Given any scale of consideration from bosons to multiverses, I can think of only one song for my closing musical metaphor to Particle Fever—silly again, in the mode of the one I chose for Non-Stop—Buddy Holly’s “It Doesn’t Matter Any More” at http://www.youtube. com/watch?v=KOTv9j Y4X5E (released as his last U.S. Top 20 hit shortly after his February 3, 1959 death in an airplane crash—too bad he, Richie Valens, The Big Bopper, and their pilot didn’t have Liam Neeson to help them out) because as all of those boson scientists explain to us, without the Higgs (the so-called “God particle” that binds all solids together) there would be no matter, so nothing that we know of the universe would be anything but the light energy of photons (just wanted to make sure that got that reference in the previous paragraph), therefore nothing would “matter.” But if you think any of this is still too esoteric, then wait until next week when I bring you Lars von Trier’s Nymphomania, Vol. 1 (2013), which is about as “down to earth”—as in “earthy,” as in non-stop-sex (even more than Blue Is the Warmest Color [Abdellatif Kechiche; review in our November 21, 2013 posting], although it's all heterosexual this time)—as you can get. Now that I have your attention about something more “penetrating” than colliding protons, I’ll sign off until I return, with advice that if you find yourself stiff with anticipation for that next review for more than 4 hours at a time you contact your doctor for immediate medical attention as well as watch Sesame Street for awhile to cool down.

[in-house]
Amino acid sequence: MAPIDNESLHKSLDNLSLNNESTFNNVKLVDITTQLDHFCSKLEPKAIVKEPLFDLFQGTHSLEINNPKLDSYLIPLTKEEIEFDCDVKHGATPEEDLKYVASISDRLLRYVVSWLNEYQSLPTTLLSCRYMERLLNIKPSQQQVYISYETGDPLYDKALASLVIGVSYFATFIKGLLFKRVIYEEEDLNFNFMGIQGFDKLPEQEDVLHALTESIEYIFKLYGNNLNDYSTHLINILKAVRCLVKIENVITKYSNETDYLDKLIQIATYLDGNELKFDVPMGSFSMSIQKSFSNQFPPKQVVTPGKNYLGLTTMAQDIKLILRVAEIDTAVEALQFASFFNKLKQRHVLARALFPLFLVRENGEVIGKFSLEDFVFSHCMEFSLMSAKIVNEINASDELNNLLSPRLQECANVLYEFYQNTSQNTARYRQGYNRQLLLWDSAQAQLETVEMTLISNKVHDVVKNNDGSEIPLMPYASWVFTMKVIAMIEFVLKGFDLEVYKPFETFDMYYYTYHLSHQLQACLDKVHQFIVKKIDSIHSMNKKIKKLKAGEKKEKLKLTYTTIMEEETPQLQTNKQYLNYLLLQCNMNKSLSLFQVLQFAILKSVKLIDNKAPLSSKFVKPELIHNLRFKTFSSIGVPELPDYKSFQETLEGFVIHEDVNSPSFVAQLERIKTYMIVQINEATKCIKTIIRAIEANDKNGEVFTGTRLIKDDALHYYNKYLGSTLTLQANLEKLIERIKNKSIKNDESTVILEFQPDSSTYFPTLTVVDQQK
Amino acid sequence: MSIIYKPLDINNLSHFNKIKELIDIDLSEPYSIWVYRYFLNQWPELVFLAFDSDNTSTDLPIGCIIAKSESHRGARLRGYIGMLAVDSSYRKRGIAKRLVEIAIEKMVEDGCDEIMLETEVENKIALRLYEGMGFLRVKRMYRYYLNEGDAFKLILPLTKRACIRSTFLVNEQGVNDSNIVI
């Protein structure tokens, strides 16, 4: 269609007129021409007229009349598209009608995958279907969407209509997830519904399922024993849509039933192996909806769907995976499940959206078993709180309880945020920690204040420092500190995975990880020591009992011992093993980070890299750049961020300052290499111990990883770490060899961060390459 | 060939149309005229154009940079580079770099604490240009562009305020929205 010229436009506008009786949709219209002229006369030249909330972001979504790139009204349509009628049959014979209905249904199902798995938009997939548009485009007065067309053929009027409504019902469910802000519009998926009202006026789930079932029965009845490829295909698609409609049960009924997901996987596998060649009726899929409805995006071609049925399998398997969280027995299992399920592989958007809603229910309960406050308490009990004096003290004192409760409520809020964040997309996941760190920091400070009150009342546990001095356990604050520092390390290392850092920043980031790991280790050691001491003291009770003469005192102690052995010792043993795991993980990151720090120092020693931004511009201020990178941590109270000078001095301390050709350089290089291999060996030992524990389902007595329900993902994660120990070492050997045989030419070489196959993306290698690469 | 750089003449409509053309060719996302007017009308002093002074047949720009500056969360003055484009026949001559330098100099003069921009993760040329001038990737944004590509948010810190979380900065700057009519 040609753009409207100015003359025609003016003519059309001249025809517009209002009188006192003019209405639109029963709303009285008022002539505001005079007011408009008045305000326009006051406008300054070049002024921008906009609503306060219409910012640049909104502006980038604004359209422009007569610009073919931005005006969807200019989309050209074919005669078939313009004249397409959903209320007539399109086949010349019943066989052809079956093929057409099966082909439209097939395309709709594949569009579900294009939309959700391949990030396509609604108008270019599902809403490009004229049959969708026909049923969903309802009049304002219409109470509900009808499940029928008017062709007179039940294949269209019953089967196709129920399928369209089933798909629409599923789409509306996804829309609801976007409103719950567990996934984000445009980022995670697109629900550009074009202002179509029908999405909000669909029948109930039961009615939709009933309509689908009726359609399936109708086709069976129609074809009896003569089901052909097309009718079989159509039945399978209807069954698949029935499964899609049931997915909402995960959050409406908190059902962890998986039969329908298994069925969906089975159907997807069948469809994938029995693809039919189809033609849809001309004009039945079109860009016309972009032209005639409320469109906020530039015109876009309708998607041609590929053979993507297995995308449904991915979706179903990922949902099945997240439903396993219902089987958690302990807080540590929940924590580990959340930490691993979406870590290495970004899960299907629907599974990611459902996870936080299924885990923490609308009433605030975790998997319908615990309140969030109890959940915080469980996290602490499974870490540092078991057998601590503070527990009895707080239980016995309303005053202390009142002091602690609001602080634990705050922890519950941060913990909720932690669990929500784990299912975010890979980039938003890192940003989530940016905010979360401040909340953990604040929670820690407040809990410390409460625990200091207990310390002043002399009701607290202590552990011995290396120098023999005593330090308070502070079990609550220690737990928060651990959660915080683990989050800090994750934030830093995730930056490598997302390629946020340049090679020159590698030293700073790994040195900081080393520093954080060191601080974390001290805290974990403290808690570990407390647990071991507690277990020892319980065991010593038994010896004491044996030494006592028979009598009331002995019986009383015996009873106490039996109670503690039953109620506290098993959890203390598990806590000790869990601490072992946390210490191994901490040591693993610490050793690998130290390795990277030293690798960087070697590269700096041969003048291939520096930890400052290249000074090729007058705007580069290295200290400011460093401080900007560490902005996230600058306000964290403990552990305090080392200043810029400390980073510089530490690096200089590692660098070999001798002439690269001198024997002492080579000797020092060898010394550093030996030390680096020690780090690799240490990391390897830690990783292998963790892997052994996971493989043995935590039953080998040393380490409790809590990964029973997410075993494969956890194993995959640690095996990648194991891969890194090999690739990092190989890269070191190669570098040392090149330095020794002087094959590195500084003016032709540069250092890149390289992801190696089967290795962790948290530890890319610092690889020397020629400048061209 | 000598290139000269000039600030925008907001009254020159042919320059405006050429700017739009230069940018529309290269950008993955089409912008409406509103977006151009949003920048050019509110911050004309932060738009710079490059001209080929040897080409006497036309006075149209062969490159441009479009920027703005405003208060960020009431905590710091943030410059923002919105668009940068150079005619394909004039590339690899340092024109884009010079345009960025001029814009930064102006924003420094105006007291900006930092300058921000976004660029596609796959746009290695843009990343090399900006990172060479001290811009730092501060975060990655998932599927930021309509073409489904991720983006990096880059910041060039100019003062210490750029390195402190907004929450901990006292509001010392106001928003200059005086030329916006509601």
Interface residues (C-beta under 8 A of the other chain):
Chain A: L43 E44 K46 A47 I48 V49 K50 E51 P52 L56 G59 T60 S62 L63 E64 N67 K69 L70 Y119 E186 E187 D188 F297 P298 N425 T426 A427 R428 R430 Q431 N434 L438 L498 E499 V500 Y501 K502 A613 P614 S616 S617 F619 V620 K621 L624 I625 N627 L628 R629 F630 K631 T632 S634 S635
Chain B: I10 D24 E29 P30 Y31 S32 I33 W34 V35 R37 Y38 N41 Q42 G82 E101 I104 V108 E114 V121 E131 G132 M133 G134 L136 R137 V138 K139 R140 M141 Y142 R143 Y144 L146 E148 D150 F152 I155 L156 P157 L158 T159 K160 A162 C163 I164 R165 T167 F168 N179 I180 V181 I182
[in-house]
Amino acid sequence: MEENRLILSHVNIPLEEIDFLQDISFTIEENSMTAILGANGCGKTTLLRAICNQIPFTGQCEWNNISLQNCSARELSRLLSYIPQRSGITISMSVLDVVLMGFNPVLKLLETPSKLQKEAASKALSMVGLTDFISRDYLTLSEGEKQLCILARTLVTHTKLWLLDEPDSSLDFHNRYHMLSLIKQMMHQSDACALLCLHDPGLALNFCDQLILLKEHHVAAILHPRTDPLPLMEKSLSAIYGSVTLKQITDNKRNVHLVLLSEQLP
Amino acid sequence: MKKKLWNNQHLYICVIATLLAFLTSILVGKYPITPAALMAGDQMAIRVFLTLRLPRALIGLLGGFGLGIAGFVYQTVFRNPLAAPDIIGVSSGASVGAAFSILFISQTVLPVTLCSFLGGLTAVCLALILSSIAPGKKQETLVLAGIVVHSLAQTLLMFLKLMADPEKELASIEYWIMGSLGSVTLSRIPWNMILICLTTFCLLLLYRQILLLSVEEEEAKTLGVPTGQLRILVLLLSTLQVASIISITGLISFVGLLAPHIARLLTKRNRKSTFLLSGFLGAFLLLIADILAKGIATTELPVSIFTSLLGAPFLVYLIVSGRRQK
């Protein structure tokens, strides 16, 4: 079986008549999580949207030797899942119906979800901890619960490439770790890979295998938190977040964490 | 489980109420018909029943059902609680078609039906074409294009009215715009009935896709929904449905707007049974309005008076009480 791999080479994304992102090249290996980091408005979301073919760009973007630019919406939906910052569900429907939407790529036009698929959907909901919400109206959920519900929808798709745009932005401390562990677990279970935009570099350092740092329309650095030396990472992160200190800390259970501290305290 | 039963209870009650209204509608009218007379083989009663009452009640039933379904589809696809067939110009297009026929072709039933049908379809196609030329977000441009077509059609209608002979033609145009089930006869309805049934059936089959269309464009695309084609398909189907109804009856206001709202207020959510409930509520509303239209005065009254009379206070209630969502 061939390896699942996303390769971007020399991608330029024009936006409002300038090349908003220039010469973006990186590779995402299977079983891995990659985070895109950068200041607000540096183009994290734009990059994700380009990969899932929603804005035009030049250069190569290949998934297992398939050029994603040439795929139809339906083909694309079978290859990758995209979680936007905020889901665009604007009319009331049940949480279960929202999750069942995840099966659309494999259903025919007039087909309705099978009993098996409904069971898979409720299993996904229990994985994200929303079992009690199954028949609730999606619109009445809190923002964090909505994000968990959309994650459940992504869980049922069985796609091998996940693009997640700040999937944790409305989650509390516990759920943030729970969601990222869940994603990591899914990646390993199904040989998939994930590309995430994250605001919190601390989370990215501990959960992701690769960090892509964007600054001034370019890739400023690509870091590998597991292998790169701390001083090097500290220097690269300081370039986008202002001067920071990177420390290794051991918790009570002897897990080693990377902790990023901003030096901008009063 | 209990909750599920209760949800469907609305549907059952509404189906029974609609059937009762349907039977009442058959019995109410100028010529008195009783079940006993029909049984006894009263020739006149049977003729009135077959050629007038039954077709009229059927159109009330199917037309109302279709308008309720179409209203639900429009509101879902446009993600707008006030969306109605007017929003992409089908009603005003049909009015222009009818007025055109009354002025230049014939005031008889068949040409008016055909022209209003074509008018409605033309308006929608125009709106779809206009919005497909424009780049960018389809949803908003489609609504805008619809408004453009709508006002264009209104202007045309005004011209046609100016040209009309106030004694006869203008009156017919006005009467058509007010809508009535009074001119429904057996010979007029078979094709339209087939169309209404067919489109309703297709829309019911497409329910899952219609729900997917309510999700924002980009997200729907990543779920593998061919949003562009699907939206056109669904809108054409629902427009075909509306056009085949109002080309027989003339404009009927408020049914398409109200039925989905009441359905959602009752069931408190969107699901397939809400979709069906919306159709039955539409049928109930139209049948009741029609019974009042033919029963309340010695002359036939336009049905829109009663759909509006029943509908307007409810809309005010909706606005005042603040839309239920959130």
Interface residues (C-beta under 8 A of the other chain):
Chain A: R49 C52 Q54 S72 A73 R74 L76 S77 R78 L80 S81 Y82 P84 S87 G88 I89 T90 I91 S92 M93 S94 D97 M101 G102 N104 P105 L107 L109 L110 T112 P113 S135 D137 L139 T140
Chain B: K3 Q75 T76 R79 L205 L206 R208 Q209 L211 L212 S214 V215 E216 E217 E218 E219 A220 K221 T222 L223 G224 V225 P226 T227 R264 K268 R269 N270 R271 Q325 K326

If you’d like to know more about Non-Stop here are some suggested links:
http://www.youtube.com/watch?v=9x5VEbNm05I (7:15 of footage showing how various scenes are shot; no narration nor explanations, but it gives you a sense of how what you see on screen actually looks in the studio when it’s being shot)
If you’d like to know more about Particle Fever here are some suggested links:
http://www.youtube.com/watch?v=heLyABte76U (Particle Fever producer and frequent narrator David Kaplan gives a 7:25 explanation of what’s going on with the elusive Higgs boson particle that helps other particles acquire mass, which is what gives existence to our universe; there’s no guarantee that he’s coming across all that clearly in this short video, but his explanation is very characteristic of the entire film of Particle Fever, if that helps you understand—or not—what’s going on in this sophisticated physics-based documentary)
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P.S. Just to show that I haven’t fully flushed Texas out of my system here’s an alternative destination for you, Home in a Texas Bar, with Gary P. Nunn and Jerry Jeff Walker.